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Title: Retrieval of trace gases using IASI
Author: Vincent, Robert Anthony
ISNI:       0000 0004 6496 4642
Awarding Body: University of Oxford
Current Institution: University of Oxford
Date of Award: 2016
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Trace gases comprise less than 1% of Earth's atmosphere, yet they dominate the radiation budget and drive atmospheric chemistry. The Infrared Atmospheric Sounding Interferometer (IASI) is a set of two nadir viewing Fourier transform spectrometers aboard the MetOp-A and B satellites in polar orbit that measure spectral radiances in the thermal infrared and, therefore, observe the spectroscopic signatures of numerous trace gases. This thesis focuses on the practicalities of fully utilizing the vast amounts of data recorded via satellite with limited computational resources and prior knowledge of the target gas. First, a method for selecting a vertical retrieval grid is presented that minimizes the amount of prior knowledge appearing in the estimate due to applied constraints. This selection method uses the information content of the retrieval to optimally determine the number and spacings of vertical levels, while accounting for correlations between the various layers. Failing to select an appropriate vertical grid for water vapour and temperature retrievals, such as using levels equally spaced in pressure, was found to reduce the information content by as much as 30% on average. Overwhelmingly, the slowest part of an iterative retrieval is evaluating the forward model. As a result, the computation may fail to keep pace with data acquisition. Procedures to parametrise the Reference Forward Model (RFM) by creating a set of pre-tabulated look-up tables (LUTs) of absorption cross-sections for individual gases were developed. Since such LUTs can be unruly in size, a simple compression scheme based on linear interpolation was analysed that reduced the total LUT size to just 4.4% of the original. Additionally, the fine spectral grid for radiative transfer was also reduced using similar methods. Model comparisons to a global atmospheric ensemble showed negligible increases in error compared to IASI instrument noise and a factor of 130 increase in computational speed. These LUTs are openly available for use by the scientific community, whether using the RFM or to be incorporated into any forward model. Finally, a linear retrieval scheme was developed to estimate total column amounts of carbonyl sulphide (OCS) at a rate roughly 104 times faster than a typical iterative retrieval. This scheme incorporates two concepts not utilised in previously published linear estimates. First, all physical parameters affecting the signal are included in the state vector and accounted for jointly, rather than treated as effective noise. Second, the initialisation point is determined from an ensemble of atmospheres based on comparing the model spectra to the observations, thus improving the linearity of the problem. The entirety of IASI data from 2014 was analysed and showed spatial features of OCS total columns including depletions over tropical rainforests, seasonal enhancements over the oceans, and distinct OCS features over land. Error due to assuming linearity was found to be on the order of 11% globally for OCS. Comparisons to surface VMR in situ samples taken by NOAA show seasonal correlations greater than 0.7 for five out of seven sites across the globe. Furthermore, this linear scheme was applied to OCS, but may also be used as a rapid estimator of any detectable trace gas using IASI or similar nadir-viewing instruments.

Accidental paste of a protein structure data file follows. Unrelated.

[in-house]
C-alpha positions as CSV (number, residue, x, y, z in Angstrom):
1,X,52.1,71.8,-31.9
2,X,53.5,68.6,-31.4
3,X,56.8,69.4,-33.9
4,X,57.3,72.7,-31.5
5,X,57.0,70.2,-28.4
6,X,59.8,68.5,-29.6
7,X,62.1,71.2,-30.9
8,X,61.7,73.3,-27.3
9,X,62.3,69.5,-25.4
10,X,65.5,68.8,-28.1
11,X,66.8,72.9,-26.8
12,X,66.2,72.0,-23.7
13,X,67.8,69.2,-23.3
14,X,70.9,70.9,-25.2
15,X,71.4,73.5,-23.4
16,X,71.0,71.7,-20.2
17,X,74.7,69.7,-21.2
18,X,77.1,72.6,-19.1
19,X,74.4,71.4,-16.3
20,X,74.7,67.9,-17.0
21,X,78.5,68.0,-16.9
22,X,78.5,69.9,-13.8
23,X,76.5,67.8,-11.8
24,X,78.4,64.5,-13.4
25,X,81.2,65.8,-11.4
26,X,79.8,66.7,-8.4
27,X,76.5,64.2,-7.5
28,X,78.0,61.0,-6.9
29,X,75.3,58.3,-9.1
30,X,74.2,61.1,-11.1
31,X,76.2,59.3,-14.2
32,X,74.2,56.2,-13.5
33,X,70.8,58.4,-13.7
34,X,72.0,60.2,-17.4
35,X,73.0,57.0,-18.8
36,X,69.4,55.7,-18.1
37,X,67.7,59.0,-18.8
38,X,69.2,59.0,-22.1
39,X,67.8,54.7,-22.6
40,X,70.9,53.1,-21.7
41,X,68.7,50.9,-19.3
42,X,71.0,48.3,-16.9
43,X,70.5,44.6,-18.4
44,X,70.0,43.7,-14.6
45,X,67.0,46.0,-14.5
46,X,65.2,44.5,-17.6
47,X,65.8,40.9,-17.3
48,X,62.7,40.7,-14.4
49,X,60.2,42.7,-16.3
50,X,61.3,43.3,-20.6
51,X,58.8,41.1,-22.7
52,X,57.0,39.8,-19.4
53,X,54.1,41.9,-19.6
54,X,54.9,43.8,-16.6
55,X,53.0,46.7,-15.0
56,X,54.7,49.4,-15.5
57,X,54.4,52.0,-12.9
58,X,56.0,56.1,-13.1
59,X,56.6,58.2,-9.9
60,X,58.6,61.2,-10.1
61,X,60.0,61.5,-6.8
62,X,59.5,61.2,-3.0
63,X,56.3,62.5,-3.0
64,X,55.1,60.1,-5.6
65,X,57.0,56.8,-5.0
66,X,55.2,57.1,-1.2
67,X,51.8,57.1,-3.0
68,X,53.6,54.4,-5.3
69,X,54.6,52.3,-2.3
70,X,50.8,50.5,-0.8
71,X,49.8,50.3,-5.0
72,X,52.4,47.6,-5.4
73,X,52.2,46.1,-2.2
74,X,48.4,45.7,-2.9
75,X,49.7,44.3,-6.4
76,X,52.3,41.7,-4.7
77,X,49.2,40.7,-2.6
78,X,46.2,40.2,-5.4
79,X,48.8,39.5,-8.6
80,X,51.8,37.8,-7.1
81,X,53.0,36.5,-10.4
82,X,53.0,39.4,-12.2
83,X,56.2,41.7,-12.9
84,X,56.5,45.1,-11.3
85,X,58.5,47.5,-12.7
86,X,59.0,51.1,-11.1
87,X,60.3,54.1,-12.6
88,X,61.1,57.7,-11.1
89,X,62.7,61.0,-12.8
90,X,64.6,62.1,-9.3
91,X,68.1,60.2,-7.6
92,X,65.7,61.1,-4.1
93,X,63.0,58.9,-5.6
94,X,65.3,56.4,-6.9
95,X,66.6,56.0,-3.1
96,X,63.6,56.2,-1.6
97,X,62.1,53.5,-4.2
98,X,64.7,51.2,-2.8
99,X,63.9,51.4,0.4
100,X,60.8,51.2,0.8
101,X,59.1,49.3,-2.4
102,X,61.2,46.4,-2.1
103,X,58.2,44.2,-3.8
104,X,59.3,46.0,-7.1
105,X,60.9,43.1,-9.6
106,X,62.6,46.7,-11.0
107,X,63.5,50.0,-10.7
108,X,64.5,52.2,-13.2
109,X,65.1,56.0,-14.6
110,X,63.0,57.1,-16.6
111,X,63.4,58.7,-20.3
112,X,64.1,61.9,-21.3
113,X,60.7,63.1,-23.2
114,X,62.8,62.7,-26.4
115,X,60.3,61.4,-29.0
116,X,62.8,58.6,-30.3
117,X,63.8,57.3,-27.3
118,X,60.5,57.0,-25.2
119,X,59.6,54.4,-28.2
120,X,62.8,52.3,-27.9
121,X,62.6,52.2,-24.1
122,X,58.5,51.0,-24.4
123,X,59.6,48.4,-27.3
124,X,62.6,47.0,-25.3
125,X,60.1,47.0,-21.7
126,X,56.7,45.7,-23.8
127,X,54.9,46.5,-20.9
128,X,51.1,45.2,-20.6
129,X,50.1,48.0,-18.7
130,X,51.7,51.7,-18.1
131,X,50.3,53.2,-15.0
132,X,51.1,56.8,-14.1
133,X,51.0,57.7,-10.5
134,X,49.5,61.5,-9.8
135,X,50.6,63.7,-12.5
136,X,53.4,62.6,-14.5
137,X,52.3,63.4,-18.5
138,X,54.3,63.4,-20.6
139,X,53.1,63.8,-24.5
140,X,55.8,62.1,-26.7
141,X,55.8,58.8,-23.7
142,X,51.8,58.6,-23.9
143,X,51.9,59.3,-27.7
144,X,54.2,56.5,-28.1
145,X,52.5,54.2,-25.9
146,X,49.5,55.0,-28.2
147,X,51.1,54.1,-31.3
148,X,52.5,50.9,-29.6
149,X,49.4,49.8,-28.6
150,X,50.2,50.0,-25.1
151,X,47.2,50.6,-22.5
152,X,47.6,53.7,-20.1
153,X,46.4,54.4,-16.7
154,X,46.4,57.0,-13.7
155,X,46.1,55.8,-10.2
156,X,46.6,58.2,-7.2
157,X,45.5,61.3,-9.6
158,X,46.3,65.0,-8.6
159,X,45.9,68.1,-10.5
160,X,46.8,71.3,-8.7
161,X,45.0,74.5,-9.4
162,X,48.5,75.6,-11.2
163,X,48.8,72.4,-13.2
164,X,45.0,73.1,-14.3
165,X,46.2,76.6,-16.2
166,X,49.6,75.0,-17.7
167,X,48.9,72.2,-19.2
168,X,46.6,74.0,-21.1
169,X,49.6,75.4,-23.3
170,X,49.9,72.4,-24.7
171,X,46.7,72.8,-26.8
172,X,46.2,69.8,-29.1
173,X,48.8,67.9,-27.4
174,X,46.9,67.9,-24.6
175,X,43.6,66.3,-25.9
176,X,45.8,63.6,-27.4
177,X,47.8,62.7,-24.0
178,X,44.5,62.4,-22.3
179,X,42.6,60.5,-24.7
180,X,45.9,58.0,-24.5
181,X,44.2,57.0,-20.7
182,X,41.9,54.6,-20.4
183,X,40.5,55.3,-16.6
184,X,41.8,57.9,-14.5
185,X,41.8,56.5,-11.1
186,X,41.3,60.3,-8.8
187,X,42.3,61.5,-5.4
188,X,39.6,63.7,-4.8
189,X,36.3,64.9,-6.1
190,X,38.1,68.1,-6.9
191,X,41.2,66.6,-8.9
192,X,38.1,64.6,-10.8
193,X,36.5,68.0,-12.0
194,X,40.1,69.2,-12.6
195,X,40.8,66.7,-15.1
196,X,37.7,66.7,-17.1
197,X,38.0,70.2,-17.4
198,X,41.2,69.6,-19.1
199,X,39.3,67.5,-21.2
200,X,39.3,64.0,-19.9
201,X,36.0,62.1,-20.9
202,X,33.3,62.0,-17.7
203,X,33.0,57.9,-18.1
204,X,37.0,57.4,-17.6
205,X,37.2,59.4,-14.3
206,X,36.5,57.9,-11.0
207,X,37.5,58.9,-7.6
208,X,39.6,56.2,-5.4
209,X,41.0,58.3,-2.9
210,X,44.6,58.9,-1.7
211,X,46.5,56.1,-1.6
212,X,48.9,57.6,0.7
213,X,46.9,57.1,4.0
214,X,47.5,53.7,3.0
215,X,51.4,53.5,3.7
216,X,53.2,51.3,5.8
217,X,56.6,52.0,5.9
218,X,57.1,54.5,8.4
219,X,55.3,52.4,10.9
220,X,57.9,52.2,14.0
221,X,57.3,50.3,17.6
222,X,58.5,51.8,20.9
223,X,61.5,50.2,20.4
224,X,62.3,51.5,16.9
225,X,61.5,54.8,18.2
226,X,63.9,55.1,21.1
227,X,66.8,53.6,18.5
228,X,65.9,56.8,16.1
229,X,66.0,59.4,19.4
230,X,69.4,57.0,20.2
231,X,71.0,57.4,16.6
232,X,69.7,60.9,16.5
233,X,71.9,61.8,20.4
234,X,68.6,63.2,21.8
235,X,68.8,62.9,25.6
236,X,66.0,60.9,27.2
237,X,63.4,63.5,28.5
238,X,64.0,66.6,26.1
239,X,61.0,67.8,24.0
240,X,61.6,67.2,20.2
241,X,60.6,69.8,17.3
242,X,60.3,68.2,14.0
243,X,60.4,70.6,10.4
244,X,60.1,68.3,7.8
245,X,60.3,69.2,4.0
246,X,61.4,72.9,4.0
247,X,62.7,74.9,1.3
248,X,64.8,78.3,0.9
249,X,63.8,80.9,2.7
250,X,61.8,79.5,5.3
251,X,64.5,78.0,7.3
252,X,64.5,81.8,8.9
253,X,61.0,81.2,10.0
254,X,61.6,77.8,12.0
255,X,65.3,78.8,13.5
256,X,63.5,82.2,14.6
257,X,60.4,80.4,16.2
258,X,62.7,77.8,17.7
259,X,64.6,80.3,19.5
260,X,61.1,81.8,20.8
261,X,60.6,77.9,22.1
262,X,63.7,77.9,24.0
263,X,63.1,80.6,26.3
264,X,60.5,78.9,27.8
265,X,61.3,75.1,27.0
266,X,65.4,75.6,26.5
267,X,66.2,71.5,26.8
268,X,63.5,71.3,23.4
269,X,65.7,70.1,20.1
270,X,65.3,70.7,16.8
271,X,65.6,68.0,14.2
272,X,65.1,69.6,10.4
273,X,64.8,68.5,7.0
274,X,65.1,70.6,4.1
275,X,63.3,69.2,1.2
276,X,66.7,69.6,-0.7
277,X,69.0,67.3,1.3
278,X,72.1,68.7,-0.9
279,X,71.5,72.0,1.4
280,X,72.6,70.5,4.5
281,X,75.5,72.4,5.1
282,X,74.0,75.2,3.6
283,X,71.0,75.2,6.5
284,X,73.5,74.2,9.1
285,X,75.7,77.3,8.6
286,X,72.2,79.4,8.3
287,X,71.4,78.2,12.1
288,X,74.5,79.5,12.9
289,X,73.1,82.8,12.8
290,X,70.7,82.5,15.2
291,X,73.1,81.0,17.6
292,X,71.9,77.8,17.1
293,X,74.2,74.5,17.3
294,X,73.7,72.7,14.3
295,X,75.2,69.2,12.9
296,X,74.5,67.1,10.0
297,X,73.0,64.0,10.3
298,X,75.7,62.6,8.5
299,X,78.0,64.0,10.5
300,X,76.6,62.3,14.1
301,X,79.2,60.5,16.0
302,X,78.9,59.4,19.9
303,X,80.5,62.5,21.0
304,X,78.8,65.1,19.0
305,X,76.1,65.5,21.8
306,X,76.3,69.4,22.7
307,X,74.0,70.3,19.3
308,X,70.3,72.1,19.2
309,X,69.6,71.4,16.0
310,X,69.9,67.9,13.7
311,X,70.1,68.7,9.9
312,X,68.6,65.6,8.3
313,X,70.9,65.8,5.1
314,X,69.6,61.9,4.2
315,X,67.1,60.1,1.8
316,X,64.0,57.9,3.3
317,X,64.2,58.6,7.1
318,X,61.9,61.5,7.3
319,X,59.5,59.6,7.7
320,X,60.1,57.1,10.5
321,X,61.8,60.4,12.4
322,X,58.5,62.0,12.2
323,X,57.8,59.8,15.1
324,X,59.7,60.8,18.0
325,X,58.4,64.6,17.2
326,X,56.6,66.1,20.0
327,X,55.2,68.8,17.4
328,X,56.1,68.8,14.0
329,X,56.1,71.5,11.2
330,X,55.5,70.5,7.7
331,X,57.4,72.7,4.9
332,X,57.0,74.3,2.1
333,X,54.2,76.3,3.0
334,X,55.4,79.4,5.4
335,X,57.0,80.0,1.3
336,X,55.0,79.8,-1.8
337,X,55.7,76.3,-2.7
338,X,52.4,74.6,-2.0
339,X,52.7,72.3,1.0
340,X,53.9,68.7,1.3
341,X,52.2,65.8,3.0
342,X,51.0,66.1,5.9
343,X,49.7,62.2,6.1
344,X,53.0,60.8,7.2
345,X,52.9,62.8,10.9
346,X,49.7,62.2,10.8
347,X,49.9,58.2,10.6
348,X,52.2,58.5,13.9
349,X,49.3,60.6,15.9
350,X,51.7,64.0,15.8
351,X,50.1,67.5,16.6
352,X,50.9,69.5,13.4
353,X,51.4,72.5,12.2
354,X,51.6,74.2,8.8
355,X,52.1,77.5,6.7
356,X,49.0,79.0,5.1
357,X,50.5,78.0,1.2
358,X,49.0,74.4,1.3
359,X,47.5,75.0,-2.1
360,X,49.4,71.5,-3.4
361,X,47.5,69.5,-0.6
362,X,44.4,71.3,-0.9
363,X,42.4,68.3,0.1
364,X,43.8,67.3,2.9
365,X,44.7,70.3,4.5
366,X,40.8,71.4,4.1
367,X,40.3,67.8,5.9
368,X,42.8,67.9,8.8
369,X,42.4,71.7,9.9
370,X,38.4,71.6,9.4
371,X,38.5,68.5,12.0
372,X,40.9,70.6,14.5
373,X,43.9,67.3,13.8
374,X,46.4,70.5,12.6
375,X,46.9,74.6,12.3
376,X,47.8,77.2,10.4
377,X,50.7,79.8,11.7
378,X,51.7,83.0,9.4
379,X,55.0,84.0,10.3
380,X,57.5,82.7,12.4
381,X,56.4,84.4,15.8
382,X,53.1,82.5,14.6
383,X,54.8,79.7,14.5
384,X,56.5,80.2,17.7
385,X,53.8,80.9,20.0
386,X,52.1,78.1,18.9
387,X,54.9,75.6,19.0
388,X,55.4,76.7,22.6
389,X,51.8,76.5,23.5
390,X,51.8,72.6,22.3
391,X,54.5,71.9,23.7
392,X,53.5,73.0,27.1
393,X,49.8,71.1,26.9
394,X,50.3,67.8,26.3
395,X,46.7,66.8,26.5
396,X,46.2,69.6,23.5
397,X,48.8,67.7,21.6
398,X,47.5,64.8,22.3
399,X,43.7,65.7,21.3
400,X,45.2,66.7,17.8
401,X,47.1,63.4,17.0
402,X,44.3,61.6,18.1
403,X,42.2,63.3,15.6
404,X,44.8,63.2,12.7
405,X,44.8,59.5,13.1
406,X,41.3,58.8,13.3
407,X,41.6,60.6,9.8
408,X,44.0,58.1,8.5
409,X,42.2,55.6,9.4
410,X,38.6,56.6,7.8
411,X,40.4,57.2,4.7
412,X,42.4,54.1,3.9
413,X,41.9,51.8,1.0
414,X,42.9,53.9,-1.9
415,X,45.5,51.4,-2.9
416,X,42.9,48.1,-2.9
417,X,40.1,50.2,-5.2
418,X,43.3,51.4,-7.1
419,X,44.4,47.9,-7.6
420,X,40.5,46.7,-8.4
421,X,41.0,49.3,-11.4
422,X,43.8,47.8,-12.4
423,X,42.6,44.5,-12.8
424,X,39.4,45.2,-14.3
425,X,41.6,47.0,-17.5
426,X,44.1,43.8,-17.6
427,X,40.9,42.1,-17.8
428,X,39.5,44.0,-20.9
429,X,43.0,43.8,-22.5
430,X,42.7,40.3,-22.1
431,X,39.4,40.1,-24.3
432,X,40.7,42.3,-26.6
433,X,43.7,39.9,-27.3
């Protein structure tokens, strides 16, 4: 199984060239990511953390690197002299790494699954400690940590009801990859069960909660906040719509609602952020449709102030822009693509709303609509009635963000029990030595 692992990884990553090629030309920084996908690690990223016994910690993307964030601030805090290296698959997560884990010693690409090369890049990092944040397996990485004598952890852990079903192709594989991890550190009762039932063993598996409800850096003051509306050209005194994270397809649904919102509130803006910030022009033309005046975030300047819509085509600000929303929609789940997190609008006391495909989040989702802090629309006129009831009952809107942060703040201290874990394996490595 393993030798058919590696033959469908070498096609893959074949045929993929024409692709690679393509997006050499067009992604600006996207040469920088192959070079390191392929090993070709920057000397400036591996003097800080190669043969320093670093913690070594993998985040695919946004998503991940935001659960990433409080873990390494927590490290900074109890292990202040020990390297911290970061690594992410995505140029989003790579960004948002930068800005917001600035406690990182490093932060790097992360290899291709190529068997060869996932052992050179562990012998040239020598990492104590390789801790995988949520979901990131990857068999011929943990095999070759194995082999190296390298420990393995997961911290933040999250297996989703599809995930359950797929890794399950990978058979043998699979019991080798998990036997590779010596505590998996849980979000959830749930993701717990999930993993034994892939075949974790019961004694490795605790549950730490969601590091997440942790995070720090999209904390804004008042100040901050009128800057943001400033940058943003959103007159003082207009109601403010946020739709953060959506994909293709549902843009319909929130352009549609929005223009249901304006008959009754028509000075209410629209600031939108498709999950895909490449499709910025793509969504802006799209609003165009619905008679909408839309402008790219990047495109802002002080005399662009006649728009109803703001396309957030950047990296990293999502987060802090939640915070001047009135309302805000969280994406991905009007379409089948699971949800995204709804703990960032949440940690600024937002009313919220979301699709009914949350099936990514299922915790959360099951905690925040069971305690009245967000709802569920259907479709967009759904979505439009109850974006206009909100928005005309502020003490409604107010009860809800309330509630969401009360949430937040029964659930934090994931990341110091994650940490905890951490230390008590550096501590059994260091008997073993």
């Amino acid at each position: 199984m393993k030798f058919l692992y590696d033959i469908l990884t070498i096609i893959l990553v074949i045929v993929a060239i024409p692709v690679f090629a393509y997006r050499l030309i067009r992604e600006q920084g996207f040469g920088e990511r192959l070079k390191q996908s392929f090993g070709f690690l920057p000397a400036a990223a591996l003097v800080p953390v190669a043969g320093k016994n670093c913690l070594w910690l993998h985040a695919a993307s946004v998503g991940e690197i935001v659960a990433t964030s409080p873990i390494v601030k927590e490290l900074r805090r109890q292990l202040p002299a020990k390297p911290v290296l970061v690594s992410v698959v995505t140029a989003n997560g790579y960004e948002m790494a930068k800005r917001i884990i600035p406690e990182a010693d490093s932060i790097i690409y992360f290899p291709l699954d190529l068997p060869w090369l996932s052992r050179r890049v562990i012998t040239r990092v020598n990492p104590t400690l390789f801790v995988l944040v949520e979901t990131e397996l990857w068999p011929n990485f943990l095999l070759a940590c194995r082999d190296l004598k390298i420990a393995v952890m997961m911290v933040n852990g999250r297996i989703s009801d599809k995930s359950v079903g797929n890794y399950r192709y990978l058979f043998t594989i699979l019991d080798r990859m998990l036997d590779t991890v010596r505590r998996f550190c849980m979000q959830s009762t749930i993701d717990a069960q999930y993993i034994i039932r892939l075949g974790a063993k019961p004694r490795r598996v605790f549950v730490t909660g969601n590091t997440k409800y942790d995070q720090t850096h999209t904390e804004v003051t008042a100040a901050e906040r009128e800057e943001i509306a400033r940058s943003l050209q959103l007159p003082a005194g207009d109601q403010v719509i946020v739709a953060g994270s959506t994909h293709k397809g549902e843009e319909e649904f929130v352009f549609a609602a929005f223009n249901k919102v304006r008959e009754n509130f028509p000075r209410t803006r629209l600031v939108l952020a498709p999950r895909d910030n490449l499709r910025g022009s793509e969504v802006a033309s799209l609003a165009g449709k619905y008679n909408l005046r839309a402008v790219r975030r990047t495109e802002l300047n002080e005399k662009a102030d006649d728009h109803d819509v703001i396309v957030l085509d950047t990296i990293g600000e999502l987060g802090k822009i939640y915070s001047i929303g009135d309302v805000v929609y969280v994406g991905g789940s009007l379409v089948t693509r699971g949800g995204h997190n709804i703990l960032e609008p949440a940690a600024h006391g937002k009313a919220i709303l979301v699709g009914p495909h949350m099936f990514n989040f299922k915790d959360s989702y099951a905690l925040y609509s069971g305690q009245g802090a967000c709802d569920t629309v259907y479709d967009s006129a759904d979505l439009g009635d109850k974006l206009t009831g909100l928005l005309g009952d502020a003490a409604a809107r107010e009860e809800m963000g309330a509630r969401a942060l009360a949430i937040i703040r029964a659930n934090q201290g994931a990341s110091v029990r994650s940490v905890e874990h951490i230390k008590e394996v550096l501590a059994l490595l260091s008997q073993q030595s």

Supervisor: Dudhia, Anu Sponsor: Not available
Qualification Name: Thesis (Ph.D.) Qualification Level: Doctoral
EThOS ID:  DOI: Not available